Saturday, 23 March 2013

Cyprus crisis. A matter for oil?

The big boys are out to bully a small country like Cyprus into submission. Note that Spain, Portugal, Ireland and Greece have had very similar problems but were not singled out for the punishment reserved for little Cyprus.

So many ask why this is? Well the reason is clearly one to do with the vast oil reserves found on the south coast of the Republic. The race is on to get drilling rights. The Russians, Germans, French, Americans they all want to have a large portion of this cake not to mention Turkeys ludicrous claim that they should have rights and control  over what Cyprus has! So many are saying that the crisis has been created to ensure that the Cypriots know their place and give in as much as they can and are not tempted to let the Russians in.

This is international bullying and it shows us that nothing has changed. Power and military might reign over small states. Unacceptable and unethical!

Friday, 22 March 2013

Cyprus crisis. The true facts

The Cyprus economy was relatively speaking in a good state but the Bank of Cyprus bought a large amount of bonds from the Greek government in an effort to help. The EU cut about 40% of the Greek debt last year leaving Small countries like Cyprus exposed to heavy loses. So the reality is the current crisis is a result of the knock on affect.

Now we have the EU going to the Cypriot government saying that despite having created the problem they expect the ordinary citizen on the island to pay for the mistake so up to 10% of savings will have to be paid in tax to bail out the bankers huge mistake. The difficulty with this formula is that it has never been done before and of course the real fear is that Spain, Portugal and Greece will follow.

The government was right to reject the so called proposal but I think the best thing (if you can use such a term under the circumstances) to have come out of this situation is that the opinion polls show that more than 67% of the population want to exit the Euro. It is now a fact that the Euro experiment has failed.

In addition to all the background issues we also have the huge problem of the Germans and other EU countries not being happy with the increasing influence that the Russians have on the island. More than one third of all deposits in the banks there are from Russian investors. Russia is also looking for an opportunity to have a base in the Mediterranean and I personally see no reason as to why they should not be given one, at the end of the day if the British have a base why shouldn't the Russians be given one also? The western allies better sort their ideas out, either they want Cyprus to be close to them, in which case they treat them as equals, or their influence should be removed. Bring the Russians in I say!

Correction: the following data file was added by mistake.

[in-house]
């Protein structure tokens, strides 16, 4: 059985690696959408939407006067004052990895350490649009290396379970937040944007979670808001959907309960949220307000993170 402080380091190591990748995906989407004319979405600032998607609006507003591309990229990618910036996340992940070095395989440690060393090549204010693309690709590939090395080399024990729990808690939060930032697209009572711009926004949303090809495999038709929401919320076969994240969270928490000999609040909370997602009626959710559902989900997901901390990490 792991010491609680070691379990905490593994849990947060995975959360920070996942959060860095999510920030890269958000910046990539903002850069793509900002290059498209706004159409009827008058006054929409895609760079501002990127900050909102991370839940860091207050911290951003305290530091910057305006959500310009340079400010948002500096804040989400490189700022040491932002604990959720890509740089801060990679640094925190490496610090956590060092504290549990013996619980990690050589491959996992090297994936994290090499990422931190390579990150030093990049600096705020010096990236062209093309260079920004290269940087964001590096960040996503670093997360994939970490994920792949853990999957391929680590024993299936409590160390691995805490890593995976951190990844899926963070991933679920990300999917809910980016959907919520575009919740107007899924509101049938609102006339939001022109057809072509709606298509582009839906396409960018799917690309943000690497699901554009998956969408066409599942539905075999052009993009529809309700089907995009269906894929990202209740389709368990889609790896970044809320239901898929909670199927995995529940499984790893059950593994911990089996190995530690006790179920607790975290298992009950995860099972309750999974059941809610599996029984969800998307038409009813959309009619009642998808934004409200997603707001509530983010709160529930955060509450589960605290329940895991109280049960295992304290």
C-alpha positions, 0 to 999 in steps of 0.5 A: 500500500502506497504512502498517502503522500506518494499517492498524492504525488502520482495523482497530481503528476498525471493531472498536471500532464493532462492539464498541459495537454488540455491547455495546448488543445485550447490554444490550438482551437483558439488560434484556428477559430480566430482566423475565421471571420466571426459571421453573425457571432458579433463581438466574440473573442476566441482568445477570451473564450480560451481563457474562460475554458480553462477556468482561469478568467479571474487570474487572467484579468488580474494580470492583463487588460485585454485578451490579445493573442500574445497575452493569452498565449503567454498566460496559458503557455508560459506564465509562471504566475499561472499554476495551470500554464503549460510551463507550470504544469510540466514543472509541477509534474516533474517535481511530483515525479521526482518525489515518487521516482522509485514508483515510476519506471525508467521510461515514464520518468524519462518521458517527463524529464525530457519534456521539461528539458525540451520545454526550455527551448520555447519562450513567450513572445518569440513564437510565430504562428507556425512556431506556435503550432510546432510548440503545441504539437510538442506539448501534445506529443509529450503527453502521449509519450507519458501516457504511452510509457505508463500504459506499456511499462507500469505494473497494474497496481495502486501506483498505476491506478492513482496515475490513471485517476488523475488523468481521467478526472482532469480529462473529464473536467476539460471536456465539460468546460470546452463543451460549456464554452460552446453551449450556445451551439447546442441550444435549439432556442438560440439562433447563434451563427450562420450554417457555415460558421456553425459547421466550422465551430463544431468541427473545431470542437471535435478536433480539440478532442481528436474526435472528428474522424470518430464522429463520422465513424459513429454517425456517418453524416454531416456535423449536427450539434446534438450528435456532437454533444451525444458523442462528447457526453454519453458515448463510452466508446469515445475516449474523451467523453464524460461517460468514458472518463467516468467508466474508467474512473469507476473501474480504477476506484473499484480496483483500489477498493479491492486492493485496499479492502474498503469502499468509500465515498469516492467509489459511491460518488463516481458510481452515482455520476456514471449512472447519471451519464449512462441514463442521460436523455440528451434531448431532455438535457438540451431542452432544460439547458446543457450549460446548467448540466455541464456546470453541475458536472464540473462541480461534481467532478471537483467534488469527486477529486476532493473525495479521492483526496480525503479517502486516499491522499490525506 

Thursday, 21 March 2013

Bonus shame

 

Meanwhile, thenews that the head of HSBC is to be given a £2 million bonus days after the chief executive of Lloyds TSB was awarded £1.5 million was proof that a 'culture of entitlement' was alive and well in the City, the TUC said.
The banking sector was continuing to hand out huge bonuses as if they were 'pocket change' and the UK government should be following the example of Switzerland by making a concerted effort to curb executive pay.
News early in March that Barclays paid 428 workers £1 million or more last year was described by the TUC as 'obscene'. Barclays was acting 'as if the financial crisis never happened'.
More on HSBC @
http://www.tuc.org.uk/economy/tuc-21984-f0.cfm

Wednesday, 20 March 2013

Replace the Euro with a banana

I wrote a few times before about a possible way out of the continuous crisis of the German project ( otherwise known as the Euro ) and suggested that a good way to deal with the plethora of problems would be to replace the currency with a banana, this way when its value goes down you can at least sit down and eat the banana. I understand that the idea is about to be supported by Deidrie Barlow Rashid who is of course an expert on the subject, well as much of an expert as the stupid Troika Mafiosi in Brussels!!

http://lawatwork.blogspot.co.uk/2012/07/replacing-euro-way-out.html

Stop the deer cull!

These days, there are more deer in the UK than since before the Ice Age. These gentle animals are as much a part of Britain's landscape as the hills, pastures, and forests they live in -- but they're still in danger of being killed off by the thousands in the name of "population control."

          It's true that overpopulation isn't good for humans or animals. But the recommendation of some scientists that 750,000 deer be shot seems excessive, particularly because as of now, there's no strong evidence to suggest that the deaths woud be humane.
There are always alternatives to culling, and this time is no exception. In the United States, for instance, deer contraception has been used with significant success -- and little-to-no bloodshed. The United Kingdom should do the same. Stand up for the hundreds of thousands of deer in the United Kingdom who don't deserve to die on a whim. Stop the UK deer cull today!